If you’ve been paying attention to the rumours surrounding Apple’s release schedule for Macs this year, you’re probably confused.
That’s fine. I am, too.
No one knows what’s going on – apart from Tim Cook and friends.
No matter how trusted the leaker, or how impressive the analyst’s record is, we won’t know what Apple is going to do this year with the Mac until they tell us.
Despite this irrefutable fact, there are some interesting ideas floating around – one of which forced me to completely abandon the idea I had for today’s blog (don’t worry, the original idea was rubbish).
But I think as much as Apple clearly has some awesome stuff up its sleeve, it could be heading towards a rather troubling problem.
The Mac mini ‘studio’ (yes please, Tim)
Over the last few days, we’ve started to hear increasing murmurings about a ‘Studio’ version of the Mac mini.
I absolutely love this. It is right up my street and, I think, perfectly answers the question about where Apple’s brilliant little headless desktop computer heads next.
We’ve heard endless rumours about a ‘Mac mini Pro’ (capitalisation fanatics – get involved, please), and the admittedly juicy idea of placing the M1 Pro and M1 Max chips in that little square box.
But I’ve remained unconvinced that Apple would do that with the existing Mac mini – even if they decide to give it a makeover, externally. I’d be far less surprised if they simply chucked an M2 chip in it and skipped the Pro/Max generation entirely.
Now, I’m not so sure, because by adding a new version of the Mac mini with a brand-new designation to the existing line-up, Apple would unlock an exciting new category – and it needs the power to justify it.
The M1 Mac mini is a brilliant computer. I built this business on it and used it to produce over 80 videos for my YouTube channel. Despite this, it still gets knocked for not being ‘pro’ enough, and for its relatively meagre I/O. As much as I disagree with the sentiment, I do kinda understand where some folk are coming from.
The idea of being able to buy a version of the Mac mini which fixes those misconceptions and genuine issues by offering more powerful chip configurations and more ports is very exciting indeed. Calling it the ‘Studio’ version adds that intangible cool factor, and aims it squarely at the massive – and constantly growing – creator market.
There’s just one thing missing, isn’t there?
The consumer-grade display (yes please, Tim)
I have no interest in remortgaging my house to pay for the Pro Display XDR (and then selling my car to fund the stand). Although it’s a considerately priced reference monitor, it is way out of my league both in terms of price and performance. I don’t need it.
But I do need an Apple-grade monitor of some description.
There’s a simple reason for this. If you’ve ever used an iMac (or, indeed, any Mac screen within the last few years), you’ll be desperately disappointed whenever you switch to something else.
This happened when I first began using my 34” ultra-wide monitor. As lovely as that huge, expansive screen is, it’s a country mile away from any Apple display when it comes to resolution, sharpness, colour, and brightness.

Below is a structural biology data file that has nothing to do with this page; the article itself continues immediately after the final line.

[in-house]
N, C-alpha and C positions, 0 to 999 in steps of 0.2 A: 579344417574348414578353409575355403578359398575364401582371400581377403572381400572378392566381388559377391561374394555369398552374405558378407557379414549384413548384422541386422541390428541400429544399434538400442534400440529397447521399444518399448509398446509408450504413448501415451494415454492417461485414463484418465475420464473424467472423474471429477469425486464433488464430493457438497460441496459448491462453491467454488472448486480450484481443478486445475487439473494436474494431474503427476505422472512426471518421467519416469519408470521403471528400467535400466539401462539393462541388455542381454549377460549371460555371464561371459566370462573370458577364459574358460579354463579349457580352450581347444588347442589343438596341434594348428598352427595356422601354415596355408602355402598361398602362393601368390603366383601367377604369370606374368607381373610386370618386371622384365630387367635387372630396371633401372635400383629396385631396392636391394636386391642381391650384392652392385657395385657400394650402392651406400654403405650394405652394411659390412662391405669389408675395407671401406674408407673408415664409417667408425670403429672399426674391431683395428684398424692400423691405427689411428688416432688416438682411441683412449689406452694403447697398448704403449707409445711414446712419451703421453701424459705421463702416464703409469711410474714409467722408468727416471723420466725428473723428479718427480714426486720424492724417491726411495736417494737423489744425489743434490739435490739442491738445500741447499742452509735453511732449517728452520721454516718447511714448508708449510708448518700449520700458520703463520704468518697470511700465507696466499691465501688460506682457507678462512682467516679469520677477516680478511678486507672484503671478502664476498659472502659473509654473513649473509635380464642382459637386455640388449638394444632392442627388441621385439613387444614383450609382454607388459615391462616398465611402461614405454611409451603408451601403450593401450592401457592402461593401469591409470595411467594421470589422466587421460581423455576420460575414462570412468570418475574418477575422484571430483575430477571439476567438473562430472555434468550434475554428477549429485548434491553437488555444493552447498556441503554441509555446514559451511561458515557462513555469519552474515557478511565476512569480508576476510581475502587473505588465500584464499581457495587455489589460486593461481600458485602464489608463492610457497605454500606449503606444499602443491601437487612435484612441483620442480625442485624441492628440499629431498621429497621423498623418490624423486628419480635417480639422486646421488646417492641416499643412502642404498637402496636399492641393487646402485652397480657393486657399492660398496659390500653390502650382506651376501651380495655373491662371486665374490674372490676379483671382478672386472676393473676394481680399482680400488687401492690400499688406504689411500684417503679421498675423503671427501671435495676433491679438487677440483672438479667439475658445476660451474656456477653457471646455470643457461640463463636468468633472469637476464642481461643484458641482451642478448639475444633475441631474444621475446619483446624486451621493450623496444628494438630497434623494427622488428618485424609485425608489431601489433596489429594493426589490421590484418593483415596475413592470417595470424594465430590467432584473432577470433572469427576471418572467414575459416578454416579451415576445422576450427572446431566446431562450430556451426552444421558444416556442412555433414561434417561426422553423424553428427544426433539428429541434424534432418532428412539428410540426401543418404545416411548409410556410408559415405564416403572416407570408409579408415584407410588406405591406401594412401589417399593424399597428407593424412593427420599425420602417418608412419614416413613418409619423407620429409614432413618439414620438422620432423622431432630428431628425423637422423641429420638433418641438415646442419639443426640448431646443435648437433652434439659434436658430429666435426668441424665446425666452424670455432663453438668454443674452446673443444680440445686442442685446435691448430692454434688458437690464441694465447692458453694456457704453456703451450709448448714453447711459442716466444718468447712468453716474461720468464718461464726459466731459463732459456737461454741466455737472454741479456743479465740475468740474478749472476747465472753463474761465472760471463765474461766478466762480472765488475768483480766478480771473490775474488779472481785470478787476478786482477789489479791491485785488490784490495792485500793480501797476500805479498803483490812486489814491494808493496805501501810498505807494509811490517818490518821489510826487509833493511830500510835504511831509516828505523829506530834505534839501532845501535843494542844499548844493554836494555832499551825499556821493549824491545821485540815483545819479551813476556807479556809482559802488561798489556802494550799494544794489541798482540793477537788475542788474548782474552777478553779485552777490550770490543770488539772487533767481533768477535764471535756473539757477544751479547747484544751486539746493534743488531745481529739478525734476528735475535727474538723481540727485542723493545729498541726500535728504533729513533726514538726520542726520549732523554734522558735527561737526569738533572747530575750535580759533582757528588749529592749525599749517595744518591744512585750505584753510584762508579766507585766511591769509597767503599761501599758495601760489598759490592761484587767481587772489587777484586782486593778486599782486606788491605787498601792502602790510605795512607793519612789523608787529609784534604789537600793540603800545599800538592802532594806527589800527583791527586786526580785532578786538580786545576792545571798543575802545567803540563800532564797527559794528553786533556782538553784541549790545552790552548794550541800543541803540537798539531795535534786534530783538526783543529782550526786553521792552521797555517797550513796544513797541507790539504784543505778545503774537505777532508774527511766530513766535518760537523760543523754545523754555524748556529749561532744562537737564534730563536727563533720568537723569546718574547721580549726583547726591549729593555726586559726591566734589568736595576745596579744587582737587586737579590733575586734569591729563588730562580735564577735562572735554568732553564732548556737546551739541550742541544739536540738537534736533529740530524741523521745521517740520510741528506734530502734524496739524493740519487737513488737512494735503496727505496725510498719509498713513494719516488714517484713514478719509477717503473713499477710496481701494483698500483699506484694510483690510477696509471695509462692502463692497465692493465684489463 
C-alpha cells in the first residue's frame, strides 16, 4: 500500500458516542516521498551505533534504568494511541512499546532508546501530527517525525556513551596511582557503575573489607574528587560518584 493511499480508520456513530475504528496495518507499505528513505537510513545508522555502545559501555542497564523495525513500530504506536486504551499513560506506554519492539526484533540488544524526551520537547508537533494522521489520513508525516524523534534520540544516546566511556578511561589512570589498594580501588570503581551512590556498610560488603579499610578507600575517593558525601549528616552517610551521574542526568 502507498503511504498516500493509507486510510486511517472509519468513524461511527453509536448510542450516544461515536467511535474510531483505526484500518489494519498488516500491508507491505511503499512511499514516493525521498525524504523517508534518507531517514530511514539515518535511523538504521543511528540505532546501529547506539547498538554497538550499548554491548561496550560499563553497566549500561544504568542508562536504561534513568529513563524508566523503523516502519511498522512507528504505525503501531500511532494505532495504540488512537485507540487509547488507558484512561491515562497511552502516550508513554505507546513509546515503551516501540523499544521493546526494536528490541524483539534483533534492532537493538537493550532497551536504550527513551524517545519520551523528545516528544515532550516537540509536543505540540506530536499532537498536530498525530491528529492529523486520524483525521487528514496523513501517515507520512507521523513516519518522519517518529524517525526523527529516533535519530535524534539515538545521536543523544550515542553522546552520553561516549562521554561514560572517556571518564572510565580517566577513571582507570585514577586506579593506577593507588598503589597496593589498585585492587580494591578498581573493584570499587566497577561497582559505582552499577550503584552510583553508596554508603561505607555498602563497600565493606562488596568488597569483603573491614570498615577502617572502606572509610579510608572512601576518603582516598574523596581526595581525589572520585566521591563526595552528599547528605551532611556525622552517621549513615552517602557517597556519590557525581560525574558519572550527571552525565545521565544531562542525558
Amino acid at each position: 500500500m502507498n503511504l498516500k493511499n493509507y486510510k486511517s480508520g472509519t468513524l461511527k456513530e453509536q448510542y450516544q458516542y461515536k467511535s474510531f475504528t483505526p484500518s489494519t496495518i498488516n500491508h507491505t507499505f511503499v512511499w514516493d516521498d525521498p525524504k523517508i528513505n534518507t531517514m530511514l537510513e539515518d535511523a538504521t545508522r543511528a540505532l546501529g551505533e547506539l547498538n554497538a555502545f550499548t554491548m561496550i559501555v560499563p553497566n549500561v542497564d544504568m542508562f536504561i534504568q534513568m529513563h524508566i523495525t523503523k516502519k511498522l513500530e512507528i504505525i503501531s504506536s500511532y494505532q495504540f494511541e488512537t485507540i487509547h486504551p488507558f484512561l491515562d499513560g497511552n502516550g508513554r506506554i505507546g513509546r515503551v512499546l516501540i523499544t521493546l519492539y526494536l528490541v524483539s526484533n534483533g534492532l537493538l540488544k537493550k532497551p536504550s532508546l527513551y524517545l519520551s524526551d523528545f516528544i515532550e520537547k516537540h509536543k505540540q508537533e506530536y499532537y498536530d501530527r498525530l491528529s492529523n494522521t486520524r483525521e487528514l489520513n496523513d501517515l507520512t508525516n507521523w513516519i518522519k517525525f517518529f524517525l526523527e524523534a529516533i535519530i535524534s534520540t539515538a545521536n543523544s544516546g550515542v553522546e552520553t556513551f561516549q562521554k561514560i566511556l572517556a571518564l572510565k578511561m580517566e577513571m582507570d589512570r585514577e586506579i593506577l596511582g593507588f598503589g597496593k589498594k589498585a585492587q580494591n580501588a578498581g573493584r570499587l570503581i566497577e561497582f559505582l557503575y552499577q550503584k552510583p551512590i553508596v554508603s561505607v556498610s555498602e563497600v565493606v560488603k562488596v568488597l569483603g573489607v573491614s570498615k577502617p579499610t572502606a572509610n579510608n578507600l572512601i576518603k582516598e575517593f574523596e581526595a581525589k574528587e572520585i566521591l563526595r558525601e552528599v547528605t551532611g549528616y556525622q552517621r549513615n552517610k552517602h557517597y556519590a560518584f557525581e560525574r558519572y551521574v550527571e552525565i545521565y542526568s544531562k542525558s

I know you can buy displays that come close, but they cost a small fortune. And, let’s be honest – they usually look pretty horrible, too.
It has been a long time since Apple offered a consumer-grade display, but I think it’s time for them to revisit that product category – particularly if rumours of the Mac mini Studio are true.
There are two reasons for this:
- consumers deserve the option of a great Apple display; and
- most of the people who sit within the creator market I mentioned earlier don’t have the budget for the Pro Display XDR.
The pricing for this new monitor needs to be bang-on. Somewhere between $1,000-$1,500 is likely, but I wouldn’t be surprised if a smaller version is made available to break that sub-$1,000 bracket and give consumers something to aim for.
Just imagine a powerful Mac mini Studio pared with an attainable Apple display.
You’ve got my attention, Tim. Just please, please include the stand in the price.
You might think that Apple’s new consumer-grade/creator-friendly display is a perfect fit for their new ‘Studio’ moniker, but apparently not.
You see, Apple is reportedly working on a 7K display that’s likely to be the successor of the Pro Display XDR – and analysts predict that it’s going to be given that ‘Studio’ label.
I get it – Apple needs to create the next, greatest version of its top-end monitor, but if it really is going to be called the ‘Studio’, that places a completely different emphasis on that line of products. It suggests that they’re made for literal studios with big budgets and creators who are sailing into the many millions of subscribers and followers. It isn’t the ‘everyman’ display. And it might mean that the Mac mini Studio isn’t the perfectly-pitched creation workhorse I illustrated at the start of this article.
That’s a huge miss, in my opinion.
It’s important to reiterate once again that none of us knows what Apple is up to. Whatever they do will probably make sense, but I’m concerned that the whole ‘Studio’ thing is leading people like myself down the wrong road when it comes to our hopes for Apple’s support of the creator economy.
What do you think? Have I got the wrong end of the stick here? What am I missing?
Get involved in the comments, and let’s try and work this out together before Tim takes to the virtual stage!